A new world

From the April 2022 print edition

Google “what is strategic procurement?” and see what comes up. Even with the improvement in Google’s algorithms, the competing results may make you scratch your head. It seems that there’s little, if any, difference between the term “strategic procurement” and “strategic sourcing” as both come up using the above search term.

For example, one result defines strategic procurement as incorporating: “actions aimed at reducing the supplier base, negotiations, communication and maintaining long-term relationships with suppliers (Ryals and Rogers, 2006; Swinder and Seshadri, 2001).” Note the date of the earlier reference – 2001. Another result, this time for strategic sourcing, says “A procurement process that continuously improves and re-evaluates the purchasing activities of a business in order to reduce costs.” Is the word ‘reduce’ or ‘reduction’ overemphasized?

Besides wondering how many of us consider strategic sourcing and strategic procurement two sides of the same coin, I can’t help but think the issue is the narrow definitions versus the differentiation. According to one P2P service provider, strategic procurement, also known as strategic sourcing, refers to “the long-range plan to ensure a timely supply of goods and services that are critical to an organization’s ability to meet its core objectives.”

A more complex evolution?
What do I mean by “narrow definitions?” Here is a quick history lesson. Strategic sourcing arose in the late 80s or early 90s. Its adoption was first confined to large companies to “quantify and increase vendor return on investment (ROI).”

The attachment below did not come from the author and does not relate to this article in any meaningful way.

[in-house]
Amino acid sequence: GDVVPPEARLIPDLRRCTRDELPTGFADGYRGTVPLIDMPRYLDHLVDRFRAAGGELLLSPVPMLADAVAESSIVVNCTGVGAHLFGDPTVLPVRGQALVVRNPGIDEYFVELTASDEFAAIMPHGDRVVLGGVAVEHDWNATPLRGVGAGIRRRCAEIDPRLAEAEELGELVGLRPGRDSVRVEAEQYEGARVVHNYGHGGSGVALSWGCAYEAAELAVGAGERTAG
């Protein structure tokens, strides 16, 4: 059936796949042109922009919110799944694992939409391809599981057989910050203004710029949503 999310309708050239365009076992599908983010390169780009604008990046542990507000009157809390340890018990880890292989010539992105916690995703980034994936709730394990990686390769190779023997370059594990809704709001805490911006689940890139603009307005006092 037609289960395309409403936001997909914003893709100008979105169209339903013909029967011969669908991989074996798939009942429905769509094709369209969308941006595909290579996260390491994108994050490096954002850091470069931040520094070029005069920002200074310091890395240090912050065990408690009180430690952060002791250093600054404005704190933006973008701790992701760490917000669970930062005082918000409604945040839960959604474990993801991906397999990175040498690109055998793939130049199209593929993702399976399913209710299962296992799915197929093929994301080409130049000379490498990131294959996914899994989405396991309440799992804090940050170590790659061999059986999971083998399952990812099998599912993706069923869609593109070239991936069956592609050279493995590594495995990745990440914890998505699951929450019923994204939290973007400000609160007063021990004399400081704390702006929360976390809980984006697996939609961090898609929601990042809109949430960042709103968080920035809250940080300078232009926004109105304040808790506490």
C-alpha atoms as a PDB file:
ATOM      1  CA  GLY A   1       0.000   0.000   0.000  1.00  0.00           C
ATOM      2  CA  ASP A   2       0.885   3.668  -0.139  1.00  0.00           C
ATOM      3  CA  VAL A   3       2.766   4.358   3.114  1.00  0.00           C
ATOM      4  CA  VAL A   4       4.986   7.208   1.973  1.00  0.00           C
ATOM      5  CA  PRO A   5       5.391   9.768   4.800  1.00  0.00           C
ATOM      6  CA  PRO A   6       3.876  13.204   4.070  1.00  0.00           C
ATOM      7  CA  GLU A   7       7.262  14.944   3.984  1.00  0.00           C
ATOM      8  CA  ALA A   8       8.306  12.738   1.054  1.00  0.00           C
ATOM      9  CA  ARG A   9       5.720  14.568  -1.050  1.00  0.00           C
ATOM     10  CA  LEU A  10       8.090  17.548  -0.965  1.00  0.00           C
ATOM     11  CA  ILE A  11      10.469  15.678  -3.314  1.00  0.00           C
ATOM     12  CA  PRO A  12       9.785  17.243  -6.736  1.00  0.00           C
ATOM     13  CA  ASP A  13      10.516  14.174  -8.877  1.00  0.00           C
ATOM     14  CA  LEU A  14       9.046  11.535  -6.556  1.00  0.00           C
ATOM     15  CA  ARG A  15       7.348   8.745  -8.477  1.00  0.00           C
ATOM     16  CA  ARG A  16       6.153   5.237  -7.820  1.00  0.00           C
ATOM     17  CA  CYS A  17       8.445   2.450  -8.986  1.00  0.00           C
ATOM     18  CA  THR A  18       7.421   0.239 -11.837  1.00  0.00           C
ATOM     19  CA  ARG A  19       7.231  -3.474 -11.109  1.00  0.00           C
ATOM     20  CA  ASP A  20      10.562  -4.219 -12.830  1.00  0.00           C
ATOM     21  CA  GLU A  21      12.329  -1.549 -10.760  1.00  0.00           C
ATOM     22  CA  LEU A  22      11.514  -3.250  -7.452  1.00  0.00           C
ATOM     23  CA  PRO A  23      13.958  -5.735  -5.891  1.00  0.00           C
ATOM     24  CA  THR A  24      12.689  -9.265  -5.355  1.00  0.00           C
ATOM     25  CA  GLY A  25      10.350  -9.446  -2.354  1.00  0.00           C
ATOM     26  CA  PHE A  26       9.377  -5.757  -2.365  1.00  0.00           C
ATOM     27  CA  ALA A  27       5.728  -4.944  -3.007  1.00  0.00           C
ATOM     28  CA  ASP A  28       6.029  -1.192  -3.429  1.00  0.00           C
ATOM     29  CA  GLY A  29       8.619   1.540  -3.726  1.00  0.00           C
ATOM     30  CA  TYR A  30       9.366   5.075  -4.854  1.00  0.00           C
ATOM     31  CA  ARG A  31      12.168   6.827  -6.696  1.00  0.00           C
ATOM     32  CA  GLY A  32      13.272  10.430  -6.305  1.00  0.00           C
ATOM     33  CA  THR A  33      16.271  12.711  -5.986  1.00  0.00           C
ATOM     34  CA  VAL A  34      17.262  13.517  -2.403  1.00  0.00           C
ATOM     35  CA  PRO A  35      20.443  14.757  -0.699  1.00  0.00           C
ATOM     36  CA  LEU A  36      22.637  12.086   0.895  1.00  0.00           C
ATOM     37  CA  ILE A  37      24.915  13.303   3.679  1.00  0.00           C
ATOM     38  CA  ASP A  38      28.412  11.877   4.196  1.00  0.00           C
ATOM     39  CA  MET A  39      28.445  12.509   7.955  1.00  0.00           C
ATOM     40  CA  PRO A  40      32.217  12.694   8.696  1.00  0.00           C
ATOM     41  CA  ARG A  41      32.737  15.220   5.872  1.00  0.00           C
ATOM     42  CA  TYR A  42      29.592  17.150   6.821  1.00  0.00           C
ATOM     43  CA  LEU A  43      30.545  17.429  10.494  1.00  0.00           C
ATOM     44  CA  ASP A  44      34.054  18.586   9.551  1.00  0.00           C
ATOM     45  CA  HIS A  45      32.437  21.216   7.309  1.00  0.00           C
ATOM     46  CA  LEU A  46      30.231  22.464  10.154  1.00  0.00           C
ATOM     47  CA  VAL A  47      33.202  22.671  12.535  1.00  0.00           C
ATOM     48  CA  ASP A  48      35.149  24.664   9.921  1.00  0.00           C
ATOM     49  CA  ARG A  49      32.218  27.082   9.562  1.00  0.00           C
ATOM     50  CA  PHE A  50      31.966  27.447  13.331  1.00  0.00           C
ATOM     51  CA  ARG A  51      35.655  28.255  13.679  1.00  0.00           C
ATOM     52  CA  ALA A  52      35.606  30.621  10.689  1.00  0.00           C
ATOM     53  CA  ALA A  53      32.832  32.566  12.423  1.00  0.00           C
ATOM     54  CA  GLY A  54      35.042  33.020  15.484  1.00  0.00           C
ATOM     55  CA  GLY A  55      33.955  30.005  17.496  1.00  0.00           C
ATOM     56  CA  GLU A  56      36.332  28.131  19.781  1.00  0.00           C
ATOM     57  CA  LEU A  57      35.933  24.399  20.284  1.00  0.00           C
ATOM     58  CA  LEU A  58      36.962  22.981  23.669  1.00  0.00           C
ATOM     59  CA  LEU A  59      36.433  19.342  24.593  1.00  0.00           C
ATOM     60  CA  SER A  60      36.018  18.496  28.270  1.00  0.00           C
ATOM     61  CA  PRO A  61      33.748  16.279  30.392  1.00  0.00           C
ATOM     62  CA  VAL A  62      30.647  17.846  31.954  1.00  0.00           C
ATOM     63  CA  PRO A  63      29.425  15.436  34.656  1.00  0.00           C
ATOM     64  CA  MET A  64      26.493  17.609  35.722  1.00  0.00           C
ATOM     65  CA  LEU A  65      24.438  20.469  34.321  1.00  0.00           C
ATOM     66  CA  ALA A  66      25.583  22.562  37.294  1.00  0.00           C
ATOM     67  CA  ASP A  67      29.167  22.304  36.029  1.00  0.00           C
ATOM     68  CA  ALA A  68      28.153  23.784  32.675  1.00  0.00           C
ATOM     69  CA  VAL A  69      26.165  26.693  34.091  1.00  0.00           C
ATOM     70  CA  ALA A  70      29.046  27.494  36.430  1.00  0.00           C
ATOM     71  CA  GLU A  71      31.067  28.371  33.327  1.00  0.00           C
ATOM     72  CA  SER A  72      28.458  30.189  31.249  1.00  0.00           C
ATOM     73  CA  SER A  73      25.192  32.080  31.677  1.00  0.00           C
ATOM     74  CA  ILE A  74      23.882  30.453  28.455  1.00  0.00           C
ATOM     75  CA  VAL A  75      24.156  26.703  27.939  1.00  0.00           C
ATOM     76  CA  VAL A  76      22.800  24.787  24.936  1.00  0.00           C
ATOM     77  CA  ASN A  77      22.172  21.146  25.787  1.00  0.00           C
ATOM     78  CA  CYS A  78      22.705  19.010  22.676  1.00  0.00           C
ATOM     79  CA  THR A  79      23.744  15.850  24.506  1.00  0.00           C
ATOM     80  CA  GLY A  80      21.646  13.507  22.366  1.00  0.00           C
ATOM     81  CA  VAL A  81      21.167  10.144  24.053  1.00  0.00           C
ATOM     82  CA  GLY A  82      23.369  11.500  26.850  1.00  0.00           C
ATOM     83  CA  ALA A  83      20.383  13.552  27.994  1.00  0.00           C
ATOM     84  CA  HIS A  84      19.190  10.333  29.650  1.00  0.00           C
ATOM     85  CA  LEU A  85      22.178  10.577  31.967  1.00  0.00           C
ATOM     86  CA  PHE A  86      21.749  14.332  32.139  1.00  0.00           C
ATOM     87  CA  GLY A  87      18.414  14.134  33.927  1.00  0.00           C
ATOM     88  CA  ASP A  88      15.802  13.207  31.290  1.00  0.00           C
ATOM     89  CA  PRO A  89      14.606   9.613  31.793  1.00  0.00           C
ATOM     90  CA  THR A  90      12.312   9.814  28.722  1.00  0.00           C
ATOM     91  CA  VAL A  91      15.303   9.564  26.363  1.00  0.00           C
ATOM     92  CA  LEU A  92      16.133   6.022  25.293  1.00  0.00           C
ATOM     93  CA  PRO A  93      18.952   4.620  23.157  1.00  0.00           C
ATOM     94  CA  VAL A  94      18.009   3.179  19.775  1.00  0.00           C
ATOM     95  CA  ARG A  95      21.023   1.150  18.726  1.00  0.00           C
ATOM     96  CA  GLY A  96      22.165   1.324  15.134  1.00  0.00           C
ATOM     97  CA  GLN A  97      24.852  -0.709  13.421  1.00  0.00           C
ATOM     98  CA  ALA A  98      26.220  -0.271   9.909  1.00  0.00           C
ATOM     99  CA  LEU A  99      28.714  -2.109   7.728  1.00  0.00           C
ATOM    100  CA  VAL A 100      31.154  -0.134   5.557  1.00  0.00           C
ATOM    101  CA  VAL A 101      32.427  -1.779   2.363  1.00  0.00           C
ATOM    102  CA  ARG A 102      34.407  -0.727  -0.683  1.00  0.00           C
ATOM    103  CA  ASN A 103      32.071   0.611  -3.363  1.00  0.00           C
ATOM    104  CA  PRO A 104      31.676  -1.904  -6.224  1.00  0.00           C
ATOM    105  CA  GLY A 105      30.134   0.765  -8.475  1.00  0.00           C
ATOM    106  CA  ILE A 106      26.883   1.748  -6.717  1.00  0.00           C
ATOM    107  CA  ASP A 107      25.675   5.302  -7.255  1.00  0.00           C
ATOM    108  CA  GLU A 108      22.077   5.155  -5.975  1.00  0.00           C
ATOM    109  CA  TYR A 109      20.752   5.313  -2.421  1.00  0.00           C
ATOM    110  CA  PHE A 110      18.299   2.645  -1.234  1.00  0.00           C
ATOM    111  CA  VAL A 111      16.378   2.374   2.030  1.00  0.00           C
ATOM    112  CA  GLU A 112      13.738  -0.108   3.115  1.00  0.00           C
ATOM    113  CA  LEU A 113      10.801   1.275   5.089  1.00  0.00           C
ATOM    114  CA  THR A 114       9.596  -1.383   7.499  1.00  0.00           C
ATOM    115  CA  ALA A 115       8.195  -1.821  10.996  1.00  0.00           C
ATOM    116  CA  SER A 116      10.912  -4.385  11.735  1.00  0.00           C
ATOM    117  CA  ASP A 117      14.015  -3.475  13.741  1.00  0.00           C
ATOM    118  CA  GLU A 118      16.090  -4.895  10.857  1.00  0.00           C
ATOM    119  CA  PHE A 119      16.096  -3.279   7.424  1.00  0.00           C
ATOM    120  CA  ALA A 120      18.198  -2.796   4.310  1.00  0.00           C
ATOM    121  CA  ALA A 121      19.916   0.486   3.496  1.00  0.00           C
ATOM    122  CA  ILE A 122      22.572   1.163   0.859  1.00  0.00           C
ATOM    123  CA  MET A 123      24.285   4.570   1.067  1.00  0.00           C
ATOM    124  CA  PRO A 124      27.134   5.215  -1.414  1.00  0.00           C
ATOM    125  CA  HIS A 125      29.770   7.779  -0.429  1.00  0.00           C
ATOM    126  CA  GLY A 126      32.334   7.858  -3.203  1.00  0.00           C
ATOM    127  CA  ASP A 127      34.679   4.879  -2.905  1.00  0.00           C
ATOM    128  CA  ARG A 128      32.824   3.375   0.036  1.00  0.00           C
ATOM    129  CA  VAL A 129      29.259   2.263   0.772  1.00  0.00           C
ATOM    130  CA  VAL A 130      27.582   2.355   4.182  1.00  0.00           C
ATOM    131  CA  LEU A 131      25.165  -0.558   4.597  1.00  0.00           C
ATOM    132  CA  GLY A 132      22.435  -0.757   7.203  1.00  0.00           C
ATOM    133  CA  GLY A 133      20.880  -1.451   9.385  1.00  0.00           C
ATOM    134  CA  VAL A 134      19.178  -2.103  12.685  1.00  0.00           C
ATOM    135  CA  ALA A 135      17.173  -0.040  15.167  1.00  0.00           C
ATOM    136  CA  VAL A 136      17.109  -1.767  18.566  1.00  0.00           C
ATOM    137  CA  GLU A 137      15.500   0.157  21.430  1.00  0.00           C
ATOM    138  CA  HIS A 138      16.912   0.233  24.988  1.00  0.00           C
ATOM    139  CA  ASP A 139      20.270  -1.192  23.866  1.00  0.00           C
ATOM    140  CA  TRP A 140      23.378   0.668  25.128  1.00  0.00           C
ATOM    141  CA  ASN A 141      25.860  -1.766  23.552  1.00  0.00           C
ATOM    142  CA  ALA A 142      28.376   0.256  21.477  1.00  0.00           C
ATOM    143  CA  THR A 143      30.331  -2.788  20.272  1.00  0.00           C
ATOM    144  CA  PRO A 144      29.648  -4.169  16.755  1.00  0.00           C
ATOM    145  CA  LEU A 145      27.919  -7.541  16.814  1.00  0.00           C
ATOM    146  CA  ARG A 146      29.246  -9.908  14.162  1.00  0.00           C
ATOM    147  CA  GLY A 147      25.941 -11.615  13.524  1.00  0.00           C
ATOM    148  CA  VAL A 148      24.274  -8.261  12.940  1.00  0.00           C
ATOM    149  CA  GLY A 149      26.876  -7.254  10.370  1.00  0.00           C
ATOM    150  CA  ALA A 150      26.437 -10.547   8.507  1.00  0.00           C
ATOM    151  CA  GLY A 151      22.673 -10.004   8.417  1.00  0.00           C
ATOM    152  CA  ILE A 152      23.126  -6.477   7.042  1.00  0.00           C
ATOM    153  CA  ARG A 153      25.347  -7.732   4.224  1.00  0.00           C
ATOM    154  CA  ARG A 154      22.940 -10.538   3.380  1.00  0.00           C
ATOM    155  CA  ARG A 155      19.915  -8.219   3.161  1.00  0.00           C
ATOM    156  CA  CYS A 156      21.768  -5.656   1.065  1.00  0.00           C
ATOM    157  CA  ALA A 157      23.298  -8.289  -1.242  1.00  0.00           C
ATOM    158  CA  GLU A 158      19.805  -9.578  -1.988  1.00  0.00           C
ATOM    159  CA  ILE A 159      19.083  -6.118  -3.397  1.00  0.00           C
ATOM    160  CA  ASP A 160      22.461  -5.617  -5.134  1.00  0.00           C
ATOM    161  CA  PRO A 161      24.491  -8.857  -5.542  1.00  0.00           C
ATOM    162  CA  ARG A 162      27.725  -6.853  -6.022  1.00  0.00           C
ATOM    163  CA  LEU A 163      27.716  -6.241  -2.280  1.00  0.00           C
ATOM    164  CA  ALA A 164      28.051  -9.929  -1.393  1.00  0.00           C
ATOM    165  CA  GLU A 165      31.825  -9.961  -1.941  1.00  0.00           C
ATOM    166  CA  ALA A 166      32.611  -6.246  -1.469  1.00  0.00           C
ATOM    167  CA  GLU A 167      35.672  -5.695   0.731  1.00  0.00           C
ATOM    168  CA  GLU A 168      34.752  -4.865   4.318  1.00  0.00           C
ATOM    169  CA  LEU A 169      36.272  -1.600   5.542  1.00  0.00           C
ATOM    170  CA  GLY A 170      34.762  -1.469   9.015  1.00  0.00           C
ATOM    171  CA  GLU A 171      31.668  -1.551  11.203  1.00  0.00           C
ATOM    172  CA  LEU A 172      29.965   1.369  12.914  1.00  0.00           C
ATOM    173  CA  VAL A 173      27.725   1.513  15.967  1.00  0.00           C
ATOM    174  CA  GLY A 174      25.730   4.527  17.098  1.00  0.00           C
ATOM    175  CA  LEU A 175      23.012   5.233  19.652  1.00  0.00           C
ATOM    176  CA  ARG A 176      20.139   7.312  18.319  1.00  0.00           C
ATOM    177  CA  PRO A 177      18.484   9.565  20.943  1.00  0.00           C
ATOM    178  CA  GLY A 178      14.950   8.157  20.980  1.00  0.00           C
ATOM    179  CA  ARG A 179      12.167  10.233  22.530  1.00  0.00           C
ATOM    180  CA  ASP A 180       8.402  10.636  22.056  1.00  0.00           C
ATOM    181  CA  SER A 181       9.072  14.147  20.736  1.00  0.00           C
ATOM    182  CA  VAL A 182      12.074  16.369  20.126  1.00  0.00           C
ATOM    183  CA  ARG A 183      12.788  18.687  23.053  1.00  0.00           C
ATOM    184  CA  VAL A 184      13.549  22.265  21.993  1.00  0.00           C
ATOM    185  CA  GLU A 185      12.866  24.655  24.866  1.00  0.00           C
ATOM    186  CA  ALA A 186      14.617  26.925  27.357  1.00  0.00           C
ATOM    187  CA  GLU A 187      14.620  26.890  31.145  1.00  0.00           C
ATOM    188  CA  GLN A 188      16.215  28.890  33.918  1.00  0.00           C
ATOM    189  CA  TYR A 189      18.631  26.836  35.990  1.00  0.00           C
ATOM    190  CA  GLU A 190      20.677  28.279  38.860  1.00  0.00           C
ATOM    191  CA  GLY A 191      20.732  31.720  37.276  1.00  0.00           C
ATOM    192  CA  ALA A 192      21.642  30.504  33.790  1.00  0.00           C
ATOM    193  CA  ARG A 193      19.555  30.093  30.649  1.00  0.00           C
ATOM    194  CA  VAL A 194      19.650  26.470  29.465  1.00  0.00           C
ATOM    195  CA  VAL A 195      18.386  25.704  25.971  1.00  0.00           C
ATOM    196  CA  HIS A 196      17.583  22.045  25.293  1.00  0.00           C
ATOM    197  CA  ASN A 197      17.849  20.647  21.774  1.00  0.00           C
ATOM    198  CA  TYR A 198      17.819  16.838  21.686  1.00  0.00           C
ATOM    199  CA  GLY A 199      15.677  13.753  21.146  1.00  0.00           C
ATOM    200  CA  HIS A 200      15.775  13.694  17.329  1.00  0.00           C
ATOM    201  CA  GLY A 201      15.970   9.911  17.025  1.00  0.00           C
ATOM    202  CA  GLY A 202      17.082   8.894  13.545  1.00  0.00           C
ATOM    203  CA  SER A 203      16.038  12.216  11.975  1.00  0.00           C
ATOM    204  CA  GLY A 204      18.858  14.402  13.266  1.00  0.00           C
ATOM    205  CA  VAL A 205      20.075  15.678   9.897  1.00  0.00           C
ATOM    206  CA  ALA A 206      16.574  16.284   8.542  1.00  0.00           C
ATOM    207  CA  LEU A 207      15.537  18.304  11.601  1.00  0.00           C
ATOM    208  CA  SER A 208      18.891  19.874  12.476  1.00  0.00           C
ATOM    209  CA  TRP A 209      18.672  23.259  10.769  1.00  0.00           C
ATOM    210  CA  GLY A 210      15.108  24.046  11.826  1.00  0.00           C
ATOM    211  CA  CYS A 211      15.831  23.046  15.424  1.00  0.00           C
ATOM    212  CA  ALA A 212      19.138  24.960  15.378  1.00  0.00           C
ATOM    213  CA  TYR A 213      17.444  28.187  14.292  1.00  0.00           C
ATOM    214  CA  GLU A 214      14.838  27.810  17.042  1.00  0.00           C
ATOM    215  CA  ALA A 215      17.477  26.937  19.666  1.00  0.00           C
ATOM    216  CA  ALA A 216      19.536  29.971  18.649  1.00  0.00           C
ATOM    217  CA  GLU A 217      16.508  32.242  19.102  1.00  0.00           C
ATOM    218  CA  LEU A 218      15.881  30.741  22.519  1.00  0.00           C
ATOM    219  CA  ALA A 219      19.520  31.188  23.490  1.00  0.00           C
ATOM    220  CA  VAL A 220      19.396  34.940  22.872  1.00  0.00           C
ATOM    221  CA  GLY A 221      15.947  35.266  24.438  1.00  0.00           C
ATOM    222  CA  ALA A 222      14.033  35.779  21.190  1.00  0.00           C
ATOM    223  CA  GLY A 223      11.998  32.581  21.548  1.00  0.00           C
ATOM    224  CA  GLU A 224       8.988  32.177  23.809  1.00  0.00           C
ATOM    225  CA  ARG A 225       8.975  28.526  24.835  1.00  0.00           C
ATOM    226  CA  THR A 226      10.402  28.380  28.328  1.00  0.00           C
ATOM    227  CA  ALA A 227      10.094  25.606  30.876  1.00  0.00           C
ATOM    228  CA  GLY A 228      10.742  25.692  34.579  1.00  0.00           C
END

Looking at the origins of strategic sourcing and the introduction of strategic procurement in 2001, you can see why the view of the two disciplines is interchangeable. It appears that rather than being different, one marginally evolved from the other.

Swinder and Seshadri provide an example of this narrow evolutionary path in saying that the “cooperative negotiation with a small base of suppliers” reveals the “impressive ability of the purchasing function to enhance shareholder value.” It sounds close to the ROI reference to strategic sourcing, the only difference being that said ROI is “extended” to include shareholders.

Based on this, inserting the word “procurement” after strategic is a misnomer, as procurement’s evolution over the past few decades is far more complex and demanding.

The Deloitte Global 2021 Chief Procurement Officer Survey reports that “With changing business dynamics and increasing layers of complexity, expectations of the CPO role have increased.” The changing business dynamics and “increasing layers of complexity” mean that procurement “isn’t just about cost savings and operational efficiency anymore.”

When CPOs talk about dynamics and complexity, they say that there is “so much more to procurement today.” The “more” includes “innovation, digital transformation, introducing new products and services,” and “other factors such as climate change, geopolitical stability, increasing societal expectations, and world health.” Put another way, the word “strategic” with procurement takes on a whole new meaning.